I think Dr. Haas said it well when he wrote, “Some have said that CRS was incapable of restricting the use of their funds to the good works which were being done by CARE. Money used for those good works would “free up” funds to be used for immoral purposes. However, the grants given by CRS do not go into some general pool of funds that can be moved around or used for other purposes. This would be in violation of the grant agreement and of federal law, specifically the Code of Federal Regulations 226, which requires that federal funds going to non-governmental entities can only be used for the purposes for which they are given. The NCBC concluded that great care was taken by CRS to see that funds were used only for the purposes designated, i.e., assisting the poor, the malnourished, and the starving.”

    But let me add a bit more. Because of the Code of Federal Regulations 226 mentioned above, if CARE were to use the federal money it received in any way that violated those terms, there would be serious legal ramifications for them. That part of the grant that came from a private foundation was governed by a contract that specified its use. To use those funds for any other purpose would violate the terms of the contract, and the funds would have to be returned.

    That addresses the question of why they couldn’t just use the grant money – which was specifically for food and water programs in Africa and Latin America – for contraceptives. I think most people get that. But what about the idea that it freed up existing CARE money for those food and water programs that could then be shifted to unrelated contraception programs?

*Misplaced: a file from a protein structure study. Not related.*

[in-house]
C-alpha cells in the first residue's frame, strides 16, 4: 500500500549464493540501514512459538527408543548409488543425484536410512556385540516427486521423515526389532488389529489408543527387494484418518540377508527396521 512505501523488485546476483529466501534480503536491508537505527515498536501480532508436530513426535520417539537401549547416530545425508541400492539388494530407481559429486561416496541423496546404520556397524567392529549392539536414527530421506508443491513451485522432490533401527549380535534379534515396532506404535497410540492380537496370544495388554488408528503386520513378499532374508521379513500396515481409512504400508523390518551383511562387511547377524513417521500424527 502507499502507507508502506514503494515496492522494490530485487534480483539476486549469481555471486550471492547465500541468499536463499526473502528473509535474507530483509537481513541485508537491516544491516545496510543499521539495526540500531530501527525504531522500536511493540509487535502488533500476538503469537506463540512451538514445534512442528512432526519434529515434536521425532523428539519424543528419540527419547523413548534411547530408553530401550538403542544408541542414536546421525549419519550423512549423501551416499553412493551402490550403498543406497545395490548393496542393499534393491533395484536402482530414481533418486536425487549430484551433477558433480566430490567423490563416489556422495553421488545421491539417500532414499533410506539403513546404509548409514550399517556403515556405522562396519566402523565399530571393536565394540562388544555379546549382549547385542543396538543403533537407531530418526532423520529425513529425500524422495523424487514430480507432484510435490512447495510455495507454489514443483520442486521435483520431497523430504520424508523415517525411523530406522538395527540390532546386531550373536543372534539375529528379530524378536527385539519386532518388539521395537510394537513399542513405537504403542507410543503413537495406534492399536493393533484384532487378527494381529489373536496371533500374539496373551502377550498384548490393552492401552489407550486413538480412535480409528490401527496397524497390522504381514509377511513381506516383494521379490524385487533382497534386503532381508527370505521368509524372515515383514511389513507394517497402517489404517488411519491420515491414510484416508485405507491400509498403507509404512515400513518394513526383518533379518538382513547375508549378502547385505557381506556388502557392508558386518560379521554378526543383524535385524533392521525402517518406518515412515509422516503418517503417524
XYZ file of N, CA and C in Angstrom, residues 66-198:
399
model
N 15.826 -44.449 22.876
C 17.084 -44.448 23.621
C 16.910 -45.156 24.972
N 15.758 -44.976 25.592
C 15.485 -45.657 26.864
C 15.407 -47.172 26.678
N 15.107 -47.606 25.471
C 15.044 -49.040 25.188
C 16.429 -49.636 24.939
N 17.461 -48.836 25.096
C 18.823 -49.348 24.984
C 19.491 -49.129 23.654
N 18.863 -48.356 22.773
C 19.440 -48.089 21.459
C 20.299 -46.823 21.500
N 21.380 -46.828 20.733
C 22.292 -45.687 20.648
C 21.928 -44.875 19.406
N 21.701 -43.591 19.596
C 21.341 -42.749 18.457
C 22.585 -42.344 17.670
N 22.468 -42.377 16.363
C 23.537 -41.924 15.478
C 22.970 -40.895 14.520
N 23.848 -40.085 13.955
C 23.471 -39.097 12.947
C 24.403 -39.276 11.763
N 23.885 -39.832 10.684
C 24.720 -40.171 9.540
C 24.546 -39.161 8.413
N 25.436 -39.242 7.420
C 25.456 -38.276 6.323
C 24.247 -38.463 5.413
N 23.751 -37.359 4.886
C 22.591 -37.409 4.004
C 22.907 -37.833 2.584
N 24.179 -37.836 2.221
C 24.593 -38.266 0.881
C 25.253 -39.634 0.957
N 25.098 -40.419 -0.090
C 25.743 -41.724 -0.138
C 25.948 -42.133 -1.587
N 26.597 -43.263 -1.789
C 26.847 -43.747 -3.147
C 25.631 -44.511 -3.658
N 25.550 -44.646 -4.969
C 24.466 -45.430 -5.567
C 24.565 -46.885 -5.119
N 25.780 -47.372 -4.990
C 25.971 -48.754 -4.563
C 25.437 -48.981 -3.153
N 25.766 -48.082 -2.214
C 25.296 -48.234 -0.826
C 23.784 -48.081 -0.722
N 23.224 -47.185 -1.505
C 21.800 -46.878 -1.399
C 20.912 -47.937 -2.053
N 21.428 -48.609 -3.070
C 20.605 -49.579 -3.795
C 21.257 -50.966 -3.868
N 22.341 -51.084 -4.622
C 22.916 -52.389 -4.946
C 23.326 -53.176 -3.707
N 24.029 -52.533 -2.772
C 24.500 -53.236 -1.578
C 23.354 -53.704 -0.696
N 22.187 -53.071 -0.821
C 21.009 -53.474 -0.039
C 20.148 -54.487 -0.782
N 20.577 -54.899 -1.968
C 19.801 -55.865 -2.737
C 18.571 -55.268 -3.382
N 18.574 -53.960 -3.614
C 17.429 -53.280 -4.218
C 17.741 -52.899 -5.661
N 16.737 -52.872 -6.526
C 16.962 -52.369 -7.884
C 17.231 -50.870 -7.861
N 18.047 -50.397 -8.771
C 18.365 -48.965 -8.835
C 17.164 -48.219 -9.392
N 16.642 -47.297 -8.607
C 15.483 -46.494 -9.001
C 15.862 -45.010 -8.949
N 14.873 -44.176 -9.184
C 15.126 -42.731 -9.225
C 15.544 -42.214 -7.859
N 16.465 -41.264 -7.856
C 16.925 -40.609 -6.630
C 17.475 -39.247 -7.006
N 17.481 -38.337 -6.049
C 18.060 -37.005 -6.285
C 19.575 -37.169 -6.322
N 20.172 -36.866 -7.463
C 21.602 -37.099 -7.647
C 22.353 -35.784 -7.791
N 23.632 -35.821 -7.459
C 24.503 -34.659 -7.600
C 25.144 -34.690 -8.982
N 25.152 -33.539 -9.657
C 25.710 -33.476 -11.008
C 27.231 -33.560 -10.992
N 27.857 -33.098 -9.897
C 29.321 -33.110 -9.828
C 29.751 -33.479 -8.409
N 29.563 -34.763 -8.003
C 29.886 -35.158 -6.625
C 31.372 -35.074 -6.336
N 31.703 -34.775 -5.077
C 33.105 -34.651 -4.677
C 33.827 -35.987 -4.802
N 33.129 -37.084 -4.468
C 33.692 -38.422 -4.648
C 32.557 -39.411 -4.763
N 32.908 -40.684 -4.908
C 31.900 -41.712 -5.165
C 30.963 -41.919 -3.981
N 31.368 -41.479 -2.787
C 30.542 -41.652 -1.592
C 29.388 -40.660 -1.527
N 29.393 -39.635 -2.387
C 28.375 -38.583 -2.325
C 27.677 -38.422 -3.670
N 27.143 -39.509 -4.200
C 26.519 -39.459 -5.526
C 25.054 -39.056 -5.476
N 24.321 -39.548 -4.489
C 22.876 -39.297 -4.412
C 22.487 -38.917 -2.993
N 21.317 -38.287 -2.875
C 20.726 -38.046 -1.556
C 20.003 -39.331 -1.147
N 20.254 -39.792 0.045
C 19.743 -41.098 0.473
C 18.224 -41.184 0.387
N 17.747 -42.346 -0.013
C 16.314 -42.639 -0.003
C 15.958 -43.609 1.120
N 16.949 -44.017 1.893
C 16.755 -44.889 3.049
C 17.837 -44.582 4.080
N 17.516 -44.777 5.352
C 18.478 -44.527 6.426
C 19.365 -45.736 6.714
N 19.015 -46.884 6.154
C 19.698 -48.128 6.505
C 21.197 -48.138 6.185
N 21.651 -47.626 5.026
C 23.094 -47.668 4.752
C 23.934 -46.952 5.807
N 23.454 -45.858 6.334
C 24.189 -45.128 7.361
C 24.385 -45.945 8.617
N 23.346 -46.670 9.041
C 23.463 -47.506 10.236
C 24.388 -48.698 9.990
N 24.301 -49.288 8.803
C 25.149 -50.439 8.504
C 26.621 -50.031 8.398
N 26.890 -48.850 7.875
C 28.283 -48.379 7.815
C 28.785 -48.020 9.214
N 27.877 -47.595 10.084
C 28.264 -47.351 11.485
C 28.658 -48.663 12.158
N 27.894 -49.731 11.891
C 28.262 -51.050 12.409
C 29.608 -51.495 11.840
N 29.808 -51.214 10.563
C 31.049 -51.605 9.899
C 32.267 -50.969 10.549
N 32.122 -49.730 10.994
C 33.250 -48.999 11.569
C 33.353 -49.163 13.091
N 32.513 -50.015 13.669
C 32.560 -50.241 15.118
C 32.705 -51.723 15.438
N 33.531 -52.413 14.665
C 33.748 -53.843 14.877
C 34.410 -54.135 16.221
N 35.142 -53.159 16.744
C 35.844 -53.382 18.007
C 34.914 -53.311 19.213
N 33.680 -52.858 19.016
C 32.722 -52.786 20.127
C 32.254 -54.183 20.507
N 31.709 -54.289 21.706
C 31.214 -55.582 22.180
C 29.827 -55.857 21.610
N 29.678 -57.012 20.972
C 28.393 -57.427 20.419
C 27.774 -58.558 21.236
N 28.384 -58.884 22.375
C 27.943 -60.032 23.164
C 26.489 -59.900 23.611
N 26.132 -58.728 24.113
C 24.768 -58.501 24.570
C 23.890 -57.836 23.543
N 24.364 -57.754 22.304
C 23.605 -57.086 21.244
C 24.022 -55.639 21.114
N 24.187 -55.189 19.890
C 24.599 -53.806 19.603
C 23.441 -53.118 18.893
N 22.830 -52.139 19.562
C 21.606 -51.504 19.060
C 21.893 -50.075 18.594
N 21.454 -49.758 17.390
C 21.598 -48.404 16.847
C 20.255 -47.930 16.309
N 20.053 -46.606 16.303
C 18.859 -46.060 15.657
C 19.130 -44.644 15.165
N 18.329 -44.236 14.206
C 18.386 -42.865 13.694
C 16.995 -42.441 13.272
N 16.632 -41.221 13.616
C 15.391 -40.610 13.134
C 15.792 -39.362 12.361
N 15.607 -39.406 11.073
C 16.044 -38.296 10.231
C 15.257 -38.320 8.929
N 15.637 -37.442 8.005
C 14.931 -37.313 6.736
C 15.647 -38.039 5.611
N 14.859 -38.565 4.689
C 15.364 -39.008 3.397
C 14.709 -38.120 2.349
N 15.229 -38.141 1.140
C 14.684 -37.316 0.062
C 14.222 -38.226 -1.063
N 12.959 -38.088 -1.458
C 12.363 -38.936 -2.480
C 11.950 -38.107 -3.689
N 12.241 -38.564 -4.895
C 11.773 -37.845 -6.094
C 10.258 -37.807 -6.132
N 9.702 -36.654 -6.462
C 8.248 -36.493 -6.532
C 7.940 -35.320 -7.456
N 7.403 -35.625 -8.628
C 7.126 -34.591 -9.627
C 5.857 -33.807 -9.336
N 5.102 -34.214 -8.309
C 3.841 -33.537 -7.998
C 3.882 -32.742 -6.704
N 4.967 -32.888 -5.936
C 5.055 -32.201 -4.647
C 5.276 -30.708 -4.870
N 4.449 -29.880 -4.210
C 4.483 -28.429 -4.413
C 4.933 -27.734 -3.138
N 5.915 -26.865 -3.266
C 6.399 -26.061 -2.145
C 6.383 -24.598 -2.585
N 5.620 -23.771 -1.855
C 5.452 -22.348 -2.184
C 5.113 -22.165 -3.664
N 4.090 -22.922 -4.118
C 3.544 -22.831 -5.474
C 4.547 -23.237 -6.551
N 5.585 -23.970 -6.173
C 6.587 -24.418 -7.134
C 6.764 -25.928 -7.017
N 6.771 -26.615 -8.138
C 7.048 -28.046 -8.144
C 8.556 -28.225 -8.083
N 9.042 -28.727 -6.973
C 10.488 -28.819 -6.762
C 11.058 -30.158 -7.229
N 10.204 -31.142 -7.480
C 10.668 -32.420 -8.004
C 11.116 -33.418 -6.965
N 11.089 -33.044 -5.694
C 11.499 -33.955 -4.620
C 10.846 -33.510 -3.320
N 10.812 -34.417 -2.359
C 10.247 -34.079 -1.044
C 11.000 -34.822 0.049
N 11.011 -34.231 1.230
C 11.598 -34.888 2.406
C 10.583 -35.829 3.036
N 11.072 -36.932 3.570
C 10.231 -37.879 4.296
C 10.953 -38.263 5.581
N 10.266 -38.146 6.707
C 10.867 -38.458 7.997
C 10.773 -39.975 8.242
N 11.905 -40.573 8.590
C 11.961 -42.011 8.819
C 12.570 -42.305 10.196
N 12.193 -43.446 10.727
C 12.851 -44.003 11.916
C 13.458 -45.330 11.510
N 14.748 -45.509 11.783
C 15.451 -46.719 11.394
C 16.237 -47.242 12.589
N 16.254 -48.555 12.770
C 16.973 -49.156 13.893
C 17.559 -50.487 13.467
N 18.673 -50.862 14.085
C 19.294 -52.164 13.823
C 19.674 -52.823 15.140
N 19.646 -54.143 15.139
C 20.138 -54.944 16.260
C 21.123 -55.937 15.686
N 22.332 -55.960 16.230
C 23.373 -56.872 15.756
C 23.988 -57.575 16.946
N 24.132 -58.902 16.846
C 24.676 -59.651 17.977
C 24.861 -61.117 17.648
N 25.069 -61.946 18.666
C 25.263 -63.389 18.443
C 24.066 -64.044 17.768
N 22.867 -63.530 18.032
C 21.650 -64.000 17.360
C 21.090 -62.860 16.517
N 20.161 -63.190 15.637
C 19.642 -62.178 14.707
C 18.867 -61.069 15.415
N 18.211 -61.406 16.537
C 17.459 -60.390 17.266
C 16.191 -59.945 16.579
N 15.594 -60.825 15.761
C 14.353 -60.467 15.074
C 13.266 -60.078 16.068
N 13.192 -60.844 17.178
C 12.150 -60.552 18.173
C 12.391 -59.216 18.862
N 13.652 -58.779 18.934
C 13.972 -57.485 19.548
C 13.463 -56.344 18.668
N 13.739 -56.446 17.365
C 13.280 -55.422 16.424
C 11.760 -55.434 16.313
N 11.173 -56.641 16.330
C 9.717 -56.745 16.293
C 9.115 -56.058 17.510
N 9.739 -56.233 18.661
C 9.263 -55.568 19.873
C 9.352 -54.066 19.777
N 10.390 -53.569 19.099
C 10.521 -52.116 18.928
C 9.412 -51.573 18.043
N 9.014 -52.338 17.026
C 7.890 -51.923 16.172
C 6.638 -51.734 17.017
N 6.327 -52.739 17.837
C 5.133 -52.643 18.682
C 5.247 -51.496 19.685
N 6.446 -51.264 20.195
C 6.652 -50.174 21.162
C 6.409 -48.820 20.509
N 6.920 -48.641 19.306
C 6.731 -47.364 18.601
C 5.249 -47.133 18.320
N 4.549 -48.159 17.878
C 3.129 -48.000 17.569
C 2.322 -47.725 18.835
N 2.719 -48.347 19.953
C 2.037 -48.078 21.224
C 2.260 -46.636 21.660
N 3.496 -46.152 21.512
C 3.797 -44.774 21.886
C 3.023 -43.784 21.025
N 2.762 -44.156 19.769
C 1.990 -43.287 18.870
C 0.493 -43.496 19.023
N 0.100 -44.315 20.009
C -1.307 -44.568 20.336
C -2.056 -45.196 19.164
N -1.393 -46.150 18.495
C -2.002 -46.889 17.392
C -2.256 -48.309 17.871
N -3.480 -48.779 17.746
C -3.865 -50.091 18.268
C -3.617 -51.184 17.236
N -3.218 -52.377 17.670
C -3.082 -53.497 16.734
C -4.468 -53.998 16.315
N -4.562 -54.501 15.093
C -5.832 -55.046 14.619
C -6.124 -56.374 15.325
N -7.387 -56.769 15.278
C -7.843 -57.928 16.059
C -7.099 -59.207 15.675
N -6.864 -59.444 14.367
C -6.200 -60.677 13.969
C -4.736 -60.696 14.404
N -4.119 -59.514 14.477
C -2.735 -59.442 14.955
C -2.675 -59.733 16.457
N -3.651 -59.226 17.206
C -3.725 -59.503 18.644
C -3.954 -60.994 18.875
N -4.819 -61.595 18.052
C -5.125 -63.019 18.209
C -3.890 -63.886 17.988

Here is some background information that may help. That concern could only take place if the CRS money were replacing current CARE funding for those programs. However, the programs the grants funded weren’t in place. There was no CARE budget for them. Since these were new programs with no CARE budget, there was no money they could shift to contraceptives when receiving the grant money from CRS. In fact, if CRS hadn’t passed on the grant money to CARE, those specific programs wouldn’t have been implemented by CARE and a lot of people would have been without important and life-saving assistance.

    Please know that CRS is very careful about these kinds of things, which is why we had NCBC review our relationship with CARE in the first place. Our primary concern is saving lives, and seeing that we could do so by giving the grant to CARE, knowing that the money could only be used for those food and water programs and not free up money for contraceptives, we chose the option that would save lives while not producing other harm.

    On a personal note, I wouldn’t want to work for an organization who had an opportunity to save people’s lives and do no other harm but decided not to simply because they were worried that some people might misunderstand and object.

    I hope that helps to clarify. I wish you well as you come to your own conclusions about this issue, and again, thank you for your honest grappling with it.

    All the best,
    Jim Stipe

  2. Jim, thanks for your charitable response. While I still had to mull the whole thing over many times, I think I get it. I say so publicly in this morning's post.